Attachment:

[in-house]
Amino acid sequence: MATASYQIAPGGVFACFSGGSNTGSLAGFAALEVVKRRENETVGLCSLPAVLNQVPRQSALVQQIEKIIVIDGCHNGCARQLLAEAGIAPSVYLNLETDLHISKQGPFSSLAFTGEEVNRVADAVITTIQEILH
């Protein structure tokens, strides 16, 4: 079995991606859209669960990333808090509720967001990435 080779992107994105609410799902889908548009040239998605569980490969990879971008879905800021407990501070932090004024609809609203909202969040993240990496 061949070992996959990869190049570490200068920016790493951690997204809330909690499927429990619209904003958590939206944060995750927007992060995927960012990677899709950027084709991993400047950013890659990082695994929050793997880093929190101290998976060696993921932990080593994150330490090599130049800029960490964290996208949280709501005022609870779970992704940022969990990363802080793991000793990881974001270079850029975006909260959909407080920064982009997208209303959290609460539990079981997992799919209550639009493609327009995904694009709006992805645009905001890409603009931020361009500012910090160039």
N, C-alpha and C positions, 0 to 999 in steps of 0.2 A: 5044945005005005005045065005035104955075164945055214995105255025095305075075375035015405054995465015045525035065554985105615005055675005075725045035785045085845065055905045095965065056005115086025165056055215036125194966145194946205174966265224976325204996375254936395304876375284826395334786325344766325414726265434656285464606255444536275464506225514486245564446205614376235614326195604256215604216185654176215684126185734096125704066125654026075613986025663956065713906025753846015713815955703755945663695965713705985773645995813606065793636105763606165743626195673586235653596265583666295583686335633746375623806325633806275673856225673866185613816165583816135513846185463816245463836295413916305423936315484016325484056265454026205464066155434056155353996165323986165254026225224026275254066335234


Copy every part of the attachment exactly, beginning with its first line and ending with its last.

[in-house]
Amino acid sequence: MATASYQIAPGGVFACFSGGSNTGSLAGFAALEVVKRRENETVGLCSLPAVLNQVPRQSALVQQIEKIIVIDGCHNGCARQLLAEAGIAPSVYLNLETDLHISKQGPFSSLAFTGEEVNRVADAVITTIQEILH
């Protein structure tokens, strides 16, 4: 079995991606859209669960990333808090509720967001990435 080779992107994105609410799902889908548009040239998605569980490969990879971008879905800021407990501070932090004024609809609203909202969040993240990496 061949070992996959990869190049570490200068920016790493951690997204809330909690499927429990619209904003958590939206944060995750927007992060995927960012990677899709950027084709991993400047950013890659990082695994929050793997880093929190101290998976060696993921932990080593994150330490090599130049800029960490964290996208949280709501005022609870779970992704940022969990990363802080793991000793990881974001270079850029975006909260959909407080920064982009997208209303959290609460539990079981997992799919209550639009493609327009995904694009709006992805645009905001890409603009931020361009500012910090160039």
N, C-alpha and C positions, 0 to 999 in steps of 0.2 A: 5044945005005005005045065005035104955075164945055214995105255025095305075075375035015405054995465015045525035065554985105615005055675005075725045035785045085845065055905045095965065056005115086025165056055215036125194966145194946205174966265224976325204996375254936395304876375284826395334786325344766325414726265434656285464606255444536275464506225514486245564446205614376235614326195604256215604216185654176215684126185734096125704066125654026075613986025663956065713906025753846015713815955703755945663695965713705985773645995813606065793636105763606165743626195673586235653596265583666295583686335633746375623806325633806275673856225673866185613816165583816135513846185463816245463836295413916305423936315484016325484056265454026205464066155434056155353996165323986165254026225224026275254066335234